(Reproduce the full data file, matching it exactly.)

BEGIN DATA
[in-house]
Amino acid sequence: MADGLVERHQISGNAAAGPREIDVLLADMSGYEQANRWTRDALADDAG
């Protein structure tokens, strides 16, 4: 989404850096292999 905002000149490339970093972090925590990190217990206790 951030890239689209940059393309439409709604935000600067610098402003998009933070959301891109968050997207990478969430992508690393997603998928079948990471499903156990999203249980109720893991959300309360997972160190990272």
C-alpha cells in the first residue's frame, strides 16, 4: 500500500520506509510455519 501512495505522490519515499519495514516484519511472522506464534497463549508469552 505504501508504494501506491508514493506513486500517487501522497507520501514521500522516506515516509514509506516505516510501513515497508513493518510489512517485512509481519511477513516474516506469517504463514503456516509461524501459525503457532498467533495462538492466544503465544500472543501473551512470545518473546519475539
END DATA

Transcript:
[in-house]
Amino acid sequence: MADGLVERHQISGNAAAGPREIDVLLADMSGYEQANRWTRDALADDAG
């Protein structure tokens, strides 16, 4: 989404850096292999 905002000149490339970093972090925590990190217990206790 951030890239689209940059393309439409709604935000600067610098402003998009933070959301891109968050997207990478969430992508690393997603998928079948990471499903156990999203249980109720893991959300309360997972160190990272």
C-alpha cells in the first residue's frame, strides 16, 4: 500500500520506509510455519 501512495505522490519515499519495514516484519511472522506464534497463549508469552 505504501508504494501506491508514493506513486500517487501522497507520501514521500522516506515516509514509506516505516510501513515497508513493518510489512517485512509481519511477513516474516506469517504463514503456516509461524501459525503457532498467533495462538492466544503465544500472543501473551512470545518473546519475539